A 32-Year-Old Woman With Decreased Vision in Her Left Eye

Robert Garoon, MD; Rod Foroozan, MD

Disclosures

July 01, 2014

Clinical Presentation

A 32-year-old woman with a known brain tumor was referred for an evaluation of longstanding poor vision in her left eye. She initially presented with amenorrhea and was found to have elevated prolactin levels and a pituitary adenoma measuring 1.5 cm in diameter. She was started on cabergoline, and the adenoma subsequently decreased in size to 1.0 cm x 0.7 cm x 0.7 cm. While on treatment, she became pregnant and was referred to the ophthalmology service at week 9 of her pregnancy.

Her medical history included pituitary prolactin-secreting macroadenoma. Her medications included cabergoline, prenatal vitamins, and a multivitamin. Testing for other endocrine disorders was negative. She denied any history of trauma to the eyes or face. She denied any family history of blindness or glaucoma. She had not had any prior eye surgery. She denied smoking, alcohol use, or other drug use.

On ocular examination, visual acuity with correction was 20/20 in the right eye and counting fingers at 1 inch in the left eye. Both pupils were symmetric and brisk with no relative afferent pupillary defect. Visual fields by confrontation were full on the right and suggested a central scotoma on the left. Extraocular movements were full, and ocular alignment by the Krimsky test showed a 15-prism diopter exophoria. Amsler grid testing was normal in the right eye, but the patient was unable to see the grid with the left eye due to poor central vision. Color vision testing with Ishihara pseudoisochromatic plates revealed 10/10 in the right eye and 0/10 in the left eye. Intraocular pressures were 10 mm Hg in each eye by applanation. Slit lamp examination of the anterior segment was within normal limits including a clear cornea, deep and quiet anterior chamber, round and reactive iris, and a clear lens in each eye. No cells were seen in the vitreous.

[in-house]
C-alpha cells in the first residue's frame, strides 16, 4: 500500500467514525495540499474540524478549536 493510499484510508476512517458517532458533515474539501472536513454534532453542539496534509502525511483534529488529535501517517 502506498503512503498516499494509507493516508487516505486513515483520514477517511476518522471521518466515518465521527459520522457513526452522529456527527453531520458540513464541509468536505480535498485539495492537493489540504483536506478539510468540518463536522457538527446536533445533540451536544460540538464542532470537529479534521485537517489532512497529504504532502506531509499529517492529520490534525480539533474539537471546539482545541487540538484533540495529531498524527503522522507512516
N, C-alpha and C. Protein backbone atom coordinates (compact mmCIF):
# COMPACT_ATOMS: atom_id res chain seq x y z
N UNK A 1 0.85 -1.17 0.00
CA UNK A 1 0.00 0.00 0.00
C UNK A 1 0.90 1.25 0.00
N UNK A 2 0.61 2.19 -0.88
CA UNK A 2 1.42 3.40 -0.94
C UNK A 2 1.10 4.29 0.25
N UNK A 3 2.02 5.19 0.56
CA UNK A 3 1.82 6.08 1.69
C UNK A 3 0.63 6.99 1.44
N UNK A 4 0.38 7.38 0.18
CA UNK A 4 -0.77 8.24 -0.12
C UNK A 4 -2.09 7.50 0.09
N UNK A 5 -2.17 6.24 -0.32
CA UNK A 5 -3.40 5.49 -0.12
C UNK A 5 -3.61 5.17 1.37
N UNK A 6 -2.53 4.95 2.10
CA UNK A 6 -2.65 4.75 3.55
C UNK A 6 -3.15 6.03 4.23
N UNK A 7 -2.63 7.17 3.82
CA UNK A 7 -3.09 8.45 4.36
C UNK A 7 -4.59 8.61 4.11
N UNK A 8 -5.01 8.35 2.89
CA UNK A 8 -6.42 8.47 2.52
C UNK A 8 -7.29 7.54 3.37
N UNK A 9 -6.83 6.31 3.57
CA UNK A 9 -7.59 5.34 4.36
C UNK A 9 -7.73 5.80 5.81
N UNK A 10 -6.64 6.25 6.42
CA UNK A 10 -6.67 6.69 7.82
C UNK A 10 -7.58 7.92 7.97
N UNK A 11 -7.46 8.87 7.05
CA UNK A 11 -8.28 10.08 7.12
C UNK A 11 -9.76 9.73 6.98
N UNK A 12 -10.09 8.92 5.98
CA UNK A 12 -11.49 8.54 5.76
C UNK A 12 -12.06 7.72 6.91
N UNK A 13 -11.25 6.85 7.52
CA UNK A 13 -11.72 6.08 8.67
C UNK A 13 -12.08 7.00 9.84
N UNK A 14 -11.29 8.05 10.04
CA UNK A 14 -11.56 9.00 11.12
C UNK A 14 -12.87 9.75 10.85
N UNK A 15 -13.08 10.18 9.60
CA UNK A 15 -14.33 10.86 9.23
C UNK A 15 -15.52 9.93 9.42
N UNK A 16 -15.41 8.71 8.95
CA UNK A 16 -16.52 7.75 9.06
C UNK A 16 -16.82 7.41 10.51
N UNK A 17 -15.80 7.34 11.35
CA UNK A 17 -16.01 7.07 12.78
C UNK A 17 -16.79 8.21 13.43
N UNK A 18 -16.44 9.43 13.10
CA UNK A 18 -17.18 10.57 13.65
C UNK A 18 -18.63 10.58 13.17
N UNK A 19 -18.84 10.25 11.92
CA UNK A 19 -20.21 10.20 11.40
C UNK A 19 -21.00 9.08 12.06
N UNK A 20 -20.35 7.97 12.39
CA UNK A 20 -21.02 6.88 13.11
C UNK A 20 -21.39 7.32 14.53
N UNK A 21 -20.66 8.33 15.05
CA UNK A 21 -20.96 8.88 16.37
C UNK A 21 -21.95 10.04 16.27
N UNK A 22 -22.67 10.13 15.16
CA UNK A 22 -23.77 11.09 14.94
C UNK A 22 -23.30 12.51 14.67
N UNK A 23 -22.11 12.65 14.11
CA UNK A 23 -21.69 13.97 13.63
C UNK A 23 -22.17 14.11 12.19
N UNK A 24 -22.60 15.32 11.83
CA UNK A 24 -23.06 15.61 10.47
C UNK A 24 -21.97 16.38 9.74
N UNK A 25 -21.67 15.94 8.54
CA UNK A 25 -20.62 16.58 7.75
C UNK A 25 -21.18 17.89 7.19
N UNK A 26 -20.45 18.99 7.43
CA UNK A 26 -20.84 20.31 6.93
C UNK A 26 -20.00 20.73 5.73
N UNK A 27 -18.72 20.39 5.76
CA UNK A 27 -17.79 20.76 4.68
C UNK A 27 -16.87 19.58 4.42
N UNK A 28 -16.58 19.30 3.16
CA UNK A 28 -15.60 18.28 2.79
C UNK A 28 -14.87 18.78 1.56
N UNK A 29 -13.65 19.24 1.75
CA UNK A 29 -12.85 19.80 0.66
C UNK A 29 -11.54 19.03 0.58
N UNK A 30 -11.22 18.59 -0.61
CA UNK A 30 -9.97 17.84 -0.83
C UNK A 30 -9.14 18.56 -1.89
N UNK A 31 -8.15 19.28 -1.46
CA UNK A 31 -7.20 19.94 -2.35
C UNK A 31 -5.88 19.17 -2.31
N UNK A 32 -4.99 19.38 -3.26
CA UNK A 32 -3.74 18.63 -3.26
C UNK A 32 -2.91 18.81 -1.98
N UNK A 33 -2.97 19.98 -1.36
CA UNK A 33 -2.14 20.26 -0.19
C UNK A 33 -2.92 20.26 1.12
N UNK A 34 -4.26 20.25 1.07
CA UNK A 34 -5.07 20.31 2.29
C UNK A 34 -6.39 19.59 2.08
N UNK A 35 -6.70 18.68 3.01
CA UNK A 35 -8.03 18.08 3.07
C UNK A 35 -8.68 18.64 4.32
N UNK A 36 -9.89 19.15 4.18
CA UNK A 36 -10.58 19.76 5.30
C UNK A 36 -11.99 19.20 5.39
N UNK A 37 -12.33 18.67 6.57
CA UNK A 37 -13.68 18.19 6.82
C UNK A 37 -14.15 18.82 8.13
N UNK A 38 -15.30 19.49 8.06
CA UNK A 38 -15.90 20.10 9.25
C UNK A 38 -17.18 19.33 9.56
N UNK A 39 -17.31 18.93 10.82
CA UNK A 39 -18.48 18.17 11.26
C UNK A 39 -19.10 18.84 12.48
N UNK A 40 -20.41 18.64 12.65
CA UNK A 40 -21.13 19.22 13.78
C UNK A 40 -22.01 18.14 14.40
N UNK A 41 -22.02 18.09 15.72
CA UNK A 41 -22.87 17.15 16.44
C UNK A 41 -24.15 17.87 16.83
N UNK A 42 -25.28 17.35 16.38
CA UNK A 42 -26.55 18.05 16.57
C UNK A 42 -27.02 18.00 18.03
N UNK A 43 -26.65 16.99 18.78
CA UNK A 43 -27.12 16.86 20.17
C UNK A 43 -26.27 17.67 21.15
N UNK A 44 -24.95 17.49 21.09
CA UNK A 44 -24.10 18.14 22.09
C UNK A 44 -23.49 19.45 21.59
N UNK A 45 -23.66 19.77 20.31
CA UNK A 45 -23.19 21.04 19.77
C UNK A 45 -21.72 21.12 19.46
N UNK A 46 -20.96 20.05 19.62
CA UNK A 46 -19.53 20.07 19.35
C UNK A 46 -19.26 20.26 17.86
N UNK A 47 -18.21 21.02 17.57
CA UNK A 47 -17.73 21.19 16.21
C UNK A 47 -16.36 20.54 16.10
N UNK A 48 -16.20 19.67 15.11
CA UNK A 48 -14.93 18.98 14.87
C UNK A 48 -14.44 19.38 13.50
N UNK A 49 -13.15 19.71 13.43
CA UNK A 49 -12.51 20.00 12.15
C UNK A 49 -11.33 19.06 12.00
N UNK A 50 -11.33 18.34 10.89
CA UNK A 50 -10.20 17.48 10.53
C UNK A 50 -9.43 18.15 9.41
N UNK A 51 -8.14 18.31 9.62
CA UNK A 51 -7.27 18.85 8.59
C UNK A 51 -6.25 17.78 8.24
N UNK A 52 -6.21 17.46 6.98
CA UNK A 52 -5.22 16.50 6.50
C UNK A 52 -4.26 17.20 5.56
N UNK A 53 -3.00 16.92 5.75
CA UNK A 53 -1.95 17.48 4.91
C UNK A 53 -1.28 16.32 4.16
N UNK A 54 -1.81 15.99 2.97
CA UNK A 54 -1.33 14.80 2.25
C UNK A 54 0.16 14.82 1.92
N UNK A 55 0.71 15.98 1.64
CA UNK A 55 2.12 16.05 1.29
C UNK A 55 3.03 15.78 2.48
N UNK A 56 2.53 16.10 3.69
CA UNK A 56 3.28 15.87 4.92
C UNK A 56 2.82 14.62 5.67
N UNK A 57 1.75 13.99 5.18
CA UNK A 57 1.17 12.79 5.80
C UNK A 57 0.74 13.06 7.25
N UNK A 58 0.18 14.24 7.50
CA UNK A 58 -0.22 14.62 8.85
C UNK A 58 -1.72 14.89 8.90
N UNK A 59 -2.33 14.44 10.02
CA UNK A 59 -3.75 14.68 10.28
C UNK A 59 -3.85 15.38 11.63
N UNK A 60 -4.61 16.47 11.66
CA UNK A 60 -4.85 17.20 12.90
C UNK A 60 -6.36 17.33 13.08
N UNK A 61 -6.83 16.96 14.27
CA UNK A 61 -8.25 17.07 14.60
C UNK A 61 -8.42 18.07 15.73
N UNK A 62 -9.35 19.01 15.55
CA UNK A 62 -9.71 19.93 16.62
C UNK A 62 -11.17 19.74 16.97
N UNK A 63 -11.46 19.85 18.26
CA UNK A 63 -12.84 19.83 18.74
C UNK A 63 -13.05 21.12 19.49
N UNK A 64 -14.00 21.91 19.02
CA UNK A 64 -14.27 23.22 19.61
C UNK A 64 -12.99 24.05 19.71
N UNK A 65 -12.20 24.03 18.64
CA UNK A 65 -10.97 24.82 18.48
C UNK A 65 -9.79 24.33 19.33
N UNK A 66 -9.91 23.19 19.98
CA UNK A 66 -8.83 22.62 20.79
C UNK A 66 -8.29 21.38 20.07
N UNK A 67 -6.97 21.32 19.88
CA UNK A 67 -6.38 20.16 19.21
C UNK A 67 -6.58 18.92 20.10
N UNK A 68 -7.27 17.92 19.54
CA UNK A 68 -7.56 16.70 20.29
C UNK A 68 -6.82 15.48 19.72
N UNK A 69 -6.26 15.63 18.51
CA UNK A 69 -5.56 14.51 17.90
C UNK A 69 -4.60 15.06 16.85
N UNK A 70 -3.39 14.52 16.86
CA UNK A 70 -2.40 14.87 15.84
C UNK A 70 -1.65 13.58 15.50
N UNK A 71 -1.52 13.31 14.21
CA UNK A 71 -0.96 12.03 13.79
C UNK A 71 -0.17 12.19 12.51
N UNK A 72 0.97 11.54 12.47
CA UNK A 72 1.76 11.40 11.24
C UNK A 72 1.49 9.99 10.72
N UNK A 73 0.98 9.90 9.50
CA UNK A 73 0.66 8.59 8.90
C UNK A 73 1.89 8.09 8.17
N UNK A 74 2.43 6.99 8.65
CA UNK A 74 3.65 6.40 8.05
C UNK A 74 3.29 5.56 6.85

Additional Workup

The patient's most recent MRI of the brain with contrast showed no compression of the optic nerves or chiasm. There were not any congenital structural abnormalities on MRI.

Fundus photography revealed a hypoplastic left optic disc and a peripapillary staphyloma related to high myopia. The right optic disc was larger and had a cup-to-disc ratio of 0.2. The left optic disc had no central cup (Figure).

Automated perimetry showed a few points of reduced sensitivity in both eyes.

Retinoscopy showed -25 D of myopia in the left eye.

Figure. Fundus photographs show a healthy optic disc in the right eye and a hypoplastic disc in the left eye.

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